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Christopher Nolan Breaks Silence on ‘Tenet’ Release: Thrilled by Gross, Worried by Studio Reactions

"I am worried that the studios are drawing the wrong conclusions from our release," Nolan says about "Tenet."

John David Washington and Christopher Nolan on the set of "Tenet"

John David Washington and Christopher Nolan on the set of “Tenet”

Warner Bros.

Christopher Nolan is finally talking about Warner Bros.’ polarizing theatrical release of “Tenet,” which has so far grossed just under $350 million at the worldwide box office. In an interview with the Los Angeles Times to promote his involvement in Tom Shone’s new book “The Nolan Variations,” the director explained why the global rollout of “Tenet” has left him both thrilled and worried. While “Tenet” would have grossed far more than $350 million in non-pandemic times, Nolan believes the movie performed strongly enough in global markets to warrant the rebuilding of the exhibition market.

“Warner Bros. released ‘Tenet,’ and I’m thrilled that it has made almost $350 million,” Nolan said. “But I am worried that the studios are drawing the wrong conclusions from our release — that rather than looking at where the film has worked well and how that can provide them with much needed revenue, they’re looking at where it hasn’t lived up to pre-COVID expectations and will start using that as an excuse to make exhibition take all the losses from the pandemic instead of getting in the game and adapting — or rebuilding our business, in other words.”

Nolan added, “Long term, moviegoing is a part of life, like restaurants and everything else. But right now, everybody has to adapt to a new reality.”

“Tenet” has succeeded better than expected at the international box office ($293 million), but it was considered a huge failure in the U.S. as the first major studio tentpole to open amid the pandemic. After three release delays (July 17 to July 31 to August 12 to September 3), Warner Bros. opened “Tenet” in U.S. theaters over Labor Day weekend. The film took in around $20 million during its first week and has since gone on to gross $53 million.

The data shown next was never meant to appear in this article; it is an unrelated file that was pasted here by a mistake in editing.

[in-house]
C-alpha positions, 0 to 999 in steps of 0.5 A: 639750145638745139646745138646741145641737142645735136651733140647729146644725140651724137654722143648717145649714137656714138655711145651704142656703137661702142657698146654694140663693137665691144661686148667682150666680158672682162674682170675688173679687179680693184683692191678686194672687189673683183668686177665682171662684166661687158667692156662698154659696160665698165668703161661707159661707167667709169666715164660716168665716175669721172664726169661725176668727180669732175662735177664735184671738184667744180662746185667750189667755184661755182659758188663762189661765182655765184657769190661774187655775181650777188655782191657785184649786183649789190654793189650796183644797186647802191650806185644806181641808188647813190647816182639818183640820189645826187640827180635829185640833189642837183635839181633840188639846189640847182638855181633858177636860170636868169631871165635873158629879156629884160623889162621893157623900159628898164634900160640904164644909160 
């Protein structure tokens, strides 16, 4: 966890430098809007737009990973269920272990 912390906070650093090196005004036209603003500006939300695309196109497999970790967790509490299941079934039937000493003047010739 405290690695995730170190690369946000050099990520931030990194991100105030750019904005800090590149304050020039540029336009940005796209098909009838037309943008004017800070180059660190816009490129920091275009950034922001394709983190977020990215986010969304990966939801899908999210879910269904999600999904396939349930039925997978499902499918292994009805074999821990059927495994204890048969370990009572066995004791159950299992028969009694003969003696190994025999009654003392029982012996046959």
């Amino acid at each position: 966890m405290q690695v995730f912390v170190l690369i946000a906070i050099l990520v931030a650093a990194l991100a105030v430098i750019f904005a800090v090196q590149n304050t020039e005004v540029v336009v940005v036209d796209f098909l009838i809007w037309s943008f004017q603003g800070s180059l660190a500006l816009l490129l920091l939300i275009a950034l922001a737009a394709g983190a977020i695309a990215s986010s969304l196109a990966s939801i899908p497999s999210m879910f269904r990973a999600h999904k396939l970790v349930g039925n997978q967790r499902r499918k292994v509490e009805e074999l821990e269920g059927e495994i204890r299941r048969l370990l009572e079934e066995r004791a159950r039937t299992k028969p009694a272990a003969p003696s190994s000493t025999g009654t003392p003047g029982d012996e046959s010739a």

The “Tenet” domestic gross suggested U.S. audiences were not ready to return to movie theaters in large numbers like they had been in international markets, and thus major studios pushed the majority of remaining fall tentpoles into 2021 (see “No Time to Die” and “Dune”) or onto streaming (“Soul” moving to Disney+). Movie theaters have since suffered due to a lack of new studio product being released. As of now, the Warner Bros. release for “Wonder Woman 1984” is the only live-action franchise tentpole left on the 2021 calendar. Disney/Fox’s “Free Guy” and “Death on the Nile” also remain in December.

While “Tenet” was not a success story in the U.S., its worldwide total has been strong enough in the pandemic era to make Nolan optimistic about there being a future for exhibition. The director admits the future will be “a new reality,” but it’s a reality nonetheless. For Nolan, the industry should be paying more attention to the markets where “Tenet” performed well and studying the reasons why it succeeded than focusing on just the U.S. box office coming up short.

Head to the Los Angeles Times’ website to read more from Nolan’s latest interview.

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